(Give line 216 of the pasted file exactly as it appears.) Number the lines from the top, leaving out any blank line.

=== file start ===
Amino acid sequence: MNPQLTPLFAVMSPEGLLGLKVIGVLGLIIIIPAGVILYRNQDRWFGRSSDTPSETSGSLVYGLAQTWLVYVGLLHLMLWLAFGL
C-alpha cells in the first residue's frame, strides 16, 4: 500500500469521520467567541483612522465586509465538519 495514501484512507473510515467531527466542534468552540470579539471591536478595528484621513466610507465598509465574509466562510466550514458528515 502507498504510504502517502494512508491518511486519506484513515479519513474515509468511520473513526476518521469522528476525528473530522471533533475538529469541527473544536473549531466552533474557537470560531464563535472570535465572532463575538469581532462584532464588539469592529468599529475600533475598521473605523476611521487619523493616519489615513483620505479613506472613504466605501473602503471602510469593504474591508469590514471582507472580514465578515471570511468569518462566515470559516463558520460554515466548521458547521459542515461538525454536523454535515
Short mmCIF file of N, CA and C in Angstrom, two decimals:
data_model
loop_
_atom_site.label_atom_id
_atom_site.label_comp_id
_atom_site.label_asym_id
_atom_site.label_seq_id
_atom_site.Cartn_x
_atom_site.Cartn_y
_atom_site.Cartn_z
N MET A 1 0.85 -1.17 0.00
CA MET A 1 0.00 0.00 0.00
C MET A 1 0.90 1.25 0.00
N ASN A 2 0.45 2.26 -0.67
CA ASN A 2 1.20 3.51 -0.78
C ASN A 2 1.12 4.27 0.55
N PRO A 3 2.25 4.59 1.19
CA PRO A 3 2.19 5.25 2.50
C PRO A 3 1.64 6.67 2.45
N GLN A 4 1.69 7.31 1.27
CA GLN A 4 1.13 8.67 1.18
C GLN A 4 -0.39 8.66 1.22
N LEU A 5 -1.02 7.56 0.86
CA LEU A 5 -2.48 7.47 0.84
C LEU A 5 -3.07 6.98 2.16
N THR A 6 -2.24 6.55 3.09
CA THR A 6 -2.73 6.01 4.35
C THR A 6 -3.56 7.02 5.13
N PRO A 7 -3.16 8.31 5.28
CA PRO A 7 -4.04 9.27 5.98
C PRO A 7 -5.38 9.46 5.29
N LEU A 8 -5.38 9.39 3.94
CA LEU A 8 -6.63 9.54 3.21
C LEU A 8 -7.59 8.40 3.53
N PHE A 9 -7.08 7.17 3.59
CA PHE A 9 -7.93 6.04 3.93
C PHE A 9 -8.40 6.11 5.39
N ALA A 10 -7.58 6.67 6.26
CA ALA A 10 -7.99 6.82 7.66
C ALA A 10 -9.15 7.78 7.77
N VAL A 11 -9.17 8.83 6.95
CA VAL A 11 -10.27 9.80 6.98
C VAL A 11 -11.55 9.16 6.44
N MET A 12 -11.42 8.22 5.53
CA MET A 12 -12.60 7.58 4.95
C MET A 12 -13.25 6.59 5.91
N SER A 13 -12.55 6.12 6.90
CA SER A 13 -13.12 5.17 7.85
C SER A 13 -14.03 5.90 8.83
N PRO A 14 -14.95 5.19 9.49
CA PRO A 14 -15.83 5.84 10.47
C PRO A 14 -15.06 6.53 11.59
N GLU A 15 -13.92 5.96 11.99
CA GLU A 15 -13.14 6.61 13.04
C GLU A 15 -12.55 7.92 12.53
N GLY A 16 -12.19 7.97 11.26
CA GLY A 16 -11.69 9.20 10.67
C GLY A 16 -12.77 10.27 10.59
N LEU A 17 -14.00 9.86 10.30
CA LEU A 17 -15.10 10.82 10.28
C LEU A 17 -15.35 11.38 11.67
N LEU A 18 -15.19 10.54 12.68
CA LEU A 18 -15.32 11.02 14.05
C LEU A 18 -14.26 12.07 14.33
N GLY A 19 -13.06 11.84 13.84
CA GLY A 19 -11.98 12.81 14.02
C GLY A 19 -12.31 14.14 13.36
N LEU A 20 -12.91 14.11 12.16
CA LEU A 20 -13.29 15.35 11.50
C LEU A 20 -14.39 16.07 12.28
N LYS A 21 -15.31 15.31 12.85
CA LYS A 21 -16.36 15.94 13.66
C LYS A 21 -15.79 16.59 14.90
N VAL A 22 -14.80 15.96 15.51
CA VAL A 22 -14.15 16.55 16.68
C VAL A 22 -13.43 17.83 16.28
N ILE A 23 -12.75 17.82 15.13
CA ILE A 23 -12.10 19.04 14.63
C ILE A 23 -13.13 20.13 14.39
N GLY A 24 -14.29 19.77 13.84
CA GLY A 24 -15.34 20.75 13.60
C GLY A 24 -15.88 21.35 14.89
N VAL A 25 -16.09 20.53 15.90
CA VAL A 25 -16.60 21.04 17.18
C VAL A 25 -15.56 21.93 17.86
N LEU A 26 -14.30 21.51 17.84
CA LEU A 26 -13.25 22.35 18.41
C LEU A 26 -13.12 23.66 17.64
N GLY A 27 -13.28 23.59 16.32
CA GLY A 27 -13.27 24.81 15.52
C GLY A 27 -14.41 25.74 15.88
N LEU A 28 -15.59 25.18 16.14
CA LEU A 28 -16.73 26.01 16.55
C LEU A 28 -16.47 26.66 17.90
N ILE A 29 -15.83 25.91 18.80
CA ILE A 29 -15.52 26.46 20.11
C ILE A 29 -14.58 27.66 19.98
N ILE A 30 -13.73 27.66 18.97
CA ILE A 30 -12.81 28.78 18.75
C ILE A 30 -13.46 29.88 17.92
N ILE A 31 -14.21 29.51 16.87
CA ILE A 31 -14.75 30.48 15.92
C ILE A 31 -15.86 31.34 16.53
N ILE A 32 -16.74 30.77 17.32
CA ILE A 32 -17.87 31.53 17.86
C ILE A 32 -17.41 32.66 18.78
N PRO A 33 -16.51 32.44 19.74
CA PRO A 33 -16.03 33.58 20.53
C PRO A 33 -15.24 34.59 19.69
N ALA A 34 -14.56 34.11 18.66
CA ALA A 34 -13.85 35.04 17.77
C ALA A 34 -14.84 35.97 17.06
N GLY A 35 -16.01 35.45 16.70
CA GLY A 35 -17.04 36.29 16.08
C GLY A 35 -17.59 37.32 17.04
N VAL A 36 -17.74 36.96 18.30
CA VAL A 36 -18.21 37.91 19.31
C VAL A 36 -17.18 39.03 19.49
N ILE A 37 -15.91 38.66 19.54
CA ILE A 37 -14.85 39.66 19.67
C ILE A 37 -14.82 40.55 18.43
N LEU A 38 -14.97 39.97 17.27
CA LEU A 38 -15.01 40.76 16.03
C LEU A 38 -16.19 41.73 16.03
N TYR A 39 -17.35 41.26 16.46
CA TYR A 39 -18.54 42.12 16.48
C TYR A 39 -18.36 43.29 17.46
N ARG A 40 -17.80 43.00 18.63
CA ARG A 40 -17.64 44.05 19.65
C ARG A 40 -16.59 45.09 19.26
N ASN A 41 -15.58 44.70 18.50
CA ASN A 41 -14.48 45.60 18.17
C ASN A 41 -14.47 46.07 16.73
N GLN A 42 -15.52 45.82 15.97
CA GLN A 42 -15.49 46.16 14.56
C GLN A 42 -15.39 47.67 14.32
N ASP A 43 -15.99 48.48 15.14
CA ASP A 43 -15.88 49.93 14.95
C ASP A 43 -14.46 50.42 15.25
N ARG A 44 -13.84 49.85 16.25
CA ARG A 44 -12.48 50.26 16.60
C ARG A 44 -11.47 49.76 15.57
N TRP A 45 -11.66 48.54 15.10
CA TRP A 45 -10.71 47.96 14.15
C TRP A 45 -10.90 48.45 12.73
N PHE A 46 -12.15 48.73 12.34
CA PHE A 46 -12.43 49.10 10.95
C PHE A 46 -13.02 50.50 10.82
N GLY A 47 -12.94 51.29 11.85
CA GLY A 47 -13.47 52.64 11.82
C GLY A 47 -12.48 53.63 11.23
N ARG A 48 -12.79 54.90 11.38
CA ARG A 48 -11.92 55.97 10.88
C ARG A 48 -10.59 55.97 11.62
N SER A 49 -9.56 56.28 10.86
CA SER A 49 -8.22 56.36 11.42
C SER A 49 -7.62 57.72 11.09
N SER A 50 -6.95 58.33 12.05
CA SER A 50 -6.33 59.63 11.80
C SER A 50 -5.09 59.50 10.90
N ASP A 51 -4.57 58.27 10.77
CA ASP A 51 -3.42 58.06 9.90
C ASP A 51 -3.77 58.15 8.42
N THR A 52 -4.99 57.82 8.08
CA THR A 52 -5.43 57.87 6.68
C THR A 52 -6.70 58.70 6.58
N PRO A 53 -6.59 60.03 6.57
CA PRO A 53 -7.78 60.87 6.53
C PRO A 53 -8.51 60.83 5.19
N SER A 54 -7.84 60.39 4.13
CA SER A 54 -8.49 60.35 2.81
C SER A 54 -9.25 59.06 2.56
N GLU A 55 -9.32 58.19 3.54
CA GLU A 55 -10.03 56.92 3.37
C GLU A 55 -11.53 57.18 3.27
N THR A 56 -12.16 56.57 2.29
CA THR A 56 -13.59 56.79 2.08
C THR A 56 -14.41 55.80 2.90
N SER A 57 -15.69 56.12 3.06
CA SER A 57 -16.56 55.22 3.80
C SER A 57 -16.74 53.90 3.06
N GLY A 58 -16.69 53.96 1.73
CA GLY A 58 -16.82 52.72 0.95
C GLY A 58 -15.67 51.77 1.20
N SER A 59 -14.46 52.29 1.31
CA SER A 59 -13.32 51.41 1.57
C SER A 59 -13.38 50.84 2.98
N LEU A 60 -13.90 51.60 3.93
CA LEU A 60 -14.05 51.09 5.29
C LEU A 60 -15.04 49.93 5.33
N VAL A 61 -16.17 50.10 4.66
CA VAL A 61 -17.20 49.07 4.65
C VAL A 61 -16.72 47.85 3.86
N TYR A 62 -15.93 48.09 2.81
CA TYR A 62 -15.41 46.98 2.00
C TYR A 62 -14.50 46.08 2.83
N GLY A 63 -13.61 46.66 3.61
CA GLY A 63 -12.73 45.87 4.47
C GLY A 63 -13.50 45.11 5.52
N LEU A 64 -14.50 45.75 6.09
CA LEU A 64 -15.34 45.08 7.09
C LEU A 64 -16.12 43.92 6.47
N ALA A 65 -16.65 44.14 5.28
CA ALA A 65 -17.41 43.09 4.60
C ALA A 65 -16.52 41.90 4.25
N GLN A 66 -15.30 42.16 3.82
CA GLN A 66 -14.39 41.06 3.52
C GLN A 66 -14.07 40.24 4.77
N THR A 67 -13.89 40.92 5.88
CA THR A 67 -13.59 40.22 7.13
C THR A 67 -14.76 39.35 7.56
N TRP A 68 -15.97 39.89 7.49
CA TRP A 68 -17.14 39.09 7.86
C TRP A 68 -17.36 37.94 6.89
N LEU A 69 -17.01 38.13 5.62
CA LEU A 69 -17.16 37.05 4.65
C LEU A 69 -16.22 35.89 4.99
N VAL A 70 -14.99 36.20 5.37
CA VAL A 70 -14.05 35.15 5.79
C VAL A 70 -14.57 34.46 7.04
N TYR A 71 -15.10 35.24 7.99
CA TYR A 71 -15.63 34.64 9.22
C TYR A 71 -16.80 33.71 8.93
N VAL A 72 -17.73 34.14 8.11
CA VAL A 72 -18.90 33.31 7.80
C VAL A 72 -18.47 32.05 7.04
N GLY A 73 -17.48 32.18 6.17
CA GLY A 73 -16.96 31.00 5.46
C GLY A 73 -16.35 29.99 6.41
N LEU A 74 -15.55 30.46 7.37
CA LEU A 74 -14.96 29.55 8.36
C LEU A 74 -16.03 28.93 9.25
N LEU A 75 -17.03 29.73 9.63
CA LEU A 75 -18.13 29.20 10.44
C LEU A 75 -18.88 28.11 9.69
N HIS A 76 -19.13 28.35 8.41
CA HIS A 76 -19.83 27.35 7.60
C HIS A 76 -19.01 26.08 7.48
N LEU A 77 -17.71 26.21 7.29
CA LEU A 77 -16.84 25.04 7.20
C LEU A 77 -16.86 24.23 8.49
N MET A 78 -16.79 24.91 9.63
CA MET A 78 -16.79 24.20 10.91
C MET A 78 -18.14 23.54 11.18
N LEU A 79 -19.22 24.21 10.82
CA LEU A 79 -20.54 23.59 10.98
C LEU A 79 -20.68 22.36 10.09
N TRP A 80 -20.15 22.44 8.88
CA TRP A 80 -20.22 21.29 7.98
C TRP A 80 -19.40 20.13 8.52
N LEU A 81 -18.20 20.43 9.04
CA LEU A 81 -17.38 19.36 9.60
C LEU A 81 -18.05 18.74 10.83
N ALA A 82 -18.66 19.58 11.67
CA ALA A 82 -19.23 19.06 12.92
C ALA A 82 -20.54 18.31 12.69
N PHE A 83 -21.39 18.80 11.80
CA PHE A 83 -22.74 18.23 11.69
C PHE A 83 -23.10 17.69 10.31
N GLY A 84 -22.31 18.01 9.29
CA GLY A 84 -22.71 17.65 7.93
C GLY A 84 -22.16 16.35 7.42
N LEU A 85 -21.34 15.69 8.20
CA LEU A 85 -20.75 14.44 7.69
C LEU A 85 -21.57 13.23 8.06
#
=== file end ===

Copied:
C TRP A 68 -17.36 37.94 6.89